There is a lot of misguided brouhaha in Congress about getting banks to lend. Here is one such story that typifies the Congressional madness: Frank Says Obama to Force Banks in TARP to Lend More.

House Financial Services Committee Chairman Barney Frank said President Barack Obama will require banks receiving government aid to lend more to businesses and consumers, saying the Bush administration “made a mistake” by not setting stricter rules for institutions getting funds from the $700 billion financial-rescue package.

“I think you’re going to see the Obama administration, having learned from that, push for much more lending,” Frank said today on ABC’s This Week. “There are going to be some real rules in there.”

Keep Your Money But Lend It

MoneyNews offers another look at the situation in Banks: Feds Telling Us to Keep Cash and Lend It.

Banks that are being scolded by the government for not lending are blaming a new obstacle: The government itself. Banks say they are caught in a frustrating Catch-22: How can they make more loans when creditworthy borrowers are scarce, their balance sheets are saddled with bad debt and regulators are hounding them to horde cash?

“We want to lend, but the regulators are flat-out telling us, ‘Get your capital up.’ Then there’s Congress telling you to lend it all out,” said Greg Melvin, a board member at FNB Corp., a Hermitage, Penn.-based bank that got $100 million in bailout money.

“Two arms of the government are saying exactly the opposite thing – it’s ridiculous,” added Melvin, who is also chief investment officer at investment firm C.S. McKee.

Money’s Available, Who Wants It?

Yet a third way of looking at the lending situation can be found in MidSouth Loses Would-Be Borrowers as TARP Fails With Louisianans.

C.R. “Rusty” Cloutier of MidSouth Bank wants to heed President Barack Obama’s call to lend money. It’s his customers who aren’t paying attention. Cloutier, chief executive officer of MidSouth Bancorp Inc. in Lafayette, Louisiana, received a $20 million cash infusion from the U.S. government on Jan. 9 and instructed loan officers to line up borrowers. Then he went on the road to make personal appeals at 14 town hall meetings.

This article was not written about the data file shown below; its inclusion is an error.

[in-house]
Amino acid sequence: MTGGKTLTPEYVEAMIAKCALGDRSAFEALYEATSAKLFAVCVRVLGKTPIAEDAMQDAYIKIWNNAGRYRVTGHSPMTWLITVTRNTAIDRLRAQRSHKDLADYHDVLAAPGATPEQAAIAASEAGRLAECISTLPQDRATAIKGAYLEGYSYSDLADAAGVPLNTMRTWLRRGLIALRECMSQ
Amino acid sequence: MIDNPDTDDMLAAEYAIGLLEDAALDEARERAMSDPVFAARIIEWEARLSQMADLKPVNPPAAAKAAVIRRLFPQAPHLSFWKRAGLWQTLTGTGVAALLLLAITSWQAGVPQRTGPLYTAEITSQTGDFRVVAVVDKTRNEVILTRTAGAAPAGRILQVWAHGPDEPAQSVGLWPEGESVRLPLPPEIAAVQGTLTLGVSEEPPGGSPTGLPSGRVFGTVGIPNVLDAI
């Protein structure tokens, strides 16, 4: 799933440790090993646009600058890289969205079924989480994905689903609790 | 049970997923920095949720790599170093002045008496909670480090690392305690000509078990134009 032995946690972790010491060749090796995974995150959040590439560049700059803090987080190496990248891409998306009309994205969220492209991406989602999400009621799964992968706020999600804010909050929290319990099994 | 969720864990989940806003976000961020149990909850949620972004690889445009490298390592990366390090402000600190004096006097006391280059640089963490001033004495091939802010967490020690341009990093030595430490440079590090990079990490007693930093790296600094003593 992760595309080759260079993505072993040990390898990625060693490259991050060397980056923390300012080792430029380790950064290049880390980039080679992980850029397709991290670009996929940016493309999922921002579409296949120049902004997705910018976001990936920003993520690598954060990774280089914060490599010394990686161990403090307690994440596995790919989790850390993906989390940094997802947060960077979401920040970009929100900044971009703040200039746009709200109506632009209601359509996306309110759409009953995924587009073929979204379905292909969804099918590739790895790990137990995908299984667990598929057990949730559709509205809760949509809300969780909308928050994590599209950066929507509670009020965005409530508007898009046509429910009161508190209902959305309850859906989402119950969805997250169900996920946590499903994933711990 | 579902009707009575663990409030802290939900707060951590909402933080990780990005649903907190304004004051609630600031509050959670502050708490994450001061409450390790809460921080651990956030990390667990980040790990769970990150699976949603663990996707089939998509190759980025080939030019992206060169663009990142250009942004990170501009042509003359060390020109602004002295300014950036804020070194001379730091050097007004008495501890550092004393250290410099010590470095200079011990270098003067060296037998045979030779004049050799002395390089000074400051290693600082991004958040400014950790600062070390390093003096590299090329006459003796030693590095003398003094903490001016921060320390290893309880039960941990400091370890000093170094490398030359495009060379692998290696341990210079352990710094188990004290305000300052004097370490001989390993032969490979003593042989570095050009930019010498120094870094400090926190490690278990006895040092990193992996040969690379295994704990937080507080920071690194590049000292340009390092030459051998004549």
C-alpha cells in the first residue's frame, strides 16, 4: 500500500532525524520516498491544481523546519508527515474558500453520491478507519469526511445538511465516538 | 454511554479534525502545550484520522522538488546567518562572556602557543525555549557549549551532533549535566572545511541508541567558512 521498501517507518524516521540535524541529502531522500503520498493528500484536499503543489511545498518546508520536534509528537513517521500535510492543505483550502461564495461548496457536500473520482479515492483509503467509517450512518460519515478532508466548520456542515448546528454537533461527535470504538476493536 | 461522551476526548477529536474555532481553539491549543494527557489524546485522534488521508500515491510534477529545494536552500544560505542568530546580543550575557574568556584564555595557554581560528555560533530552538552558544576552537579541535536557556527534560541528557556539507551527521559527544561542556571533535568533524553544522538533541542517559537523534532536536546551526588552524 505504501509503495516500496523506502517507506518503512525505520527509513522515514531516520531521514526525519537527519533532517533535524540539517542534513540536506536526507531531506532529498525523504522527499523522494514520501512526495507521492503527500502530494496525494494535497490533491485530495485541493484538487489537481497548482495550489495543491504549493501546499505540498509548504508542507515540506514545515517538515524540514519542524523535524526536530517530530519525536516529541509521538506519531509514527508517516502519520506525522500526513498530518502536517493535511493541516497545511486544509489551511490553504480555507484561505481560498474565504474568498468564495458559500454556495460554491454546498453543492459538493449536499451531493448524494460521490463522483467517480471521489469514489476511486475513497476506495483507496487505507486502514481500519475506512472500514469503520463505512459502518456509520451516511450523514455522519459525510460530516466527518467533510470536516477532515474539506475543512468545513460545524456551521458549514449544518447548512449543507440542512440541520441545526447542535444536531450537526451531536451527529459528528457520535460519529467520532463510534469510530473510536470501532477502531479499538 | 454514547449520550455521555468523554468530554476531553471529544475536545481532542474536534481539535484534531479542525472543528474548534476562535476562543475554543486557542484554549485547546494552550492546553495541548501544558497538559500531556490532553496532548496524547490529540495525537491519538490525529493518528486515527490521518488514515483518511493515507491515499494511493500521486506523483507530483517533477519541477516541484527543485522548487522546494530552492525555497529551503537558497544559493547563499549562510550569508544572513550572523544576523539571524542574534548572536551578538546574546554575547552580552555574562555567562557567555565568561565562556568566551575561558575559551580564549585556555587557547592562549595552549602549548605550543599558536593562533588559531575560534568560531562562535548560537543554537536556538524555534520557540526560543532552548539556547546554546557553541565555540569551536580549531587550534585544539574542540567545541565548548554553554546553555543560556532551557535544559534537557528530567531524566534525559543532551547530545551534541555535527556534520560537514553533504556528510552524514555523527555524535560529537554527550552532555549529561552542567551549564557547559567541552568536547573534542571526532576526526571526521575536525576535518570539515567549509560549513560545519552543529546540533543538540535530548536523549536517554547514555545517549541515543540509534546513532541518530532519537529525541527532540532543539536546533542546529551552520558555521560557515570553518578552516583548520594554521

“What we want to do is make people aware we have $250 million to lend,” Cloutier said Jan. 28 at the branch in downtown Lafayette. The 20 or so in the audience were outnumbered by bank employees handing out cookies and bottled water. Nobody asked for an application.

For now, many customers are sitting tight, said Curtis Hage, CEO of closely held Home Federal Bank of Sioux Falls, South Dakota, which received $25 million of TARP money. “We’re not going to put our balance sheet more at risk for the sake of public policy,” Hage said.

“If people thought the government would give banks money and they would turn around and leverage that and lend it, that’s not the way it works,” said Robert E. Litan, a senior fellow in economic studies at the Brookings Institution in Washington.

Attitudes Rule

The efforts by president Obama, Treasury Secretary Geithner, Congressman Barney Frank, and others to “unthaw credit” are seriously misguided.

Most of the big banks are severely undercapitalized and should not lend more even if they wanted to. There are some well capitalized banks that want to lend, however, there are few credit worthy borrowers. And the final piece of the puzzle is credit worthy borrowers for the most part, simply do not want to borrow.

Attitudes of lenders and would-be borrowers have both changed.

The reason is simple: It makes no sense to borrow in a deflationary environment where asset prices are falling and there are few jobs to be found. Yet the plan in Congress, and that of Geithner as well, amounts to telling banks to have their cake and lend it too. Clearly the policy is doomed from the start.

Mike “Mish” Shedlock
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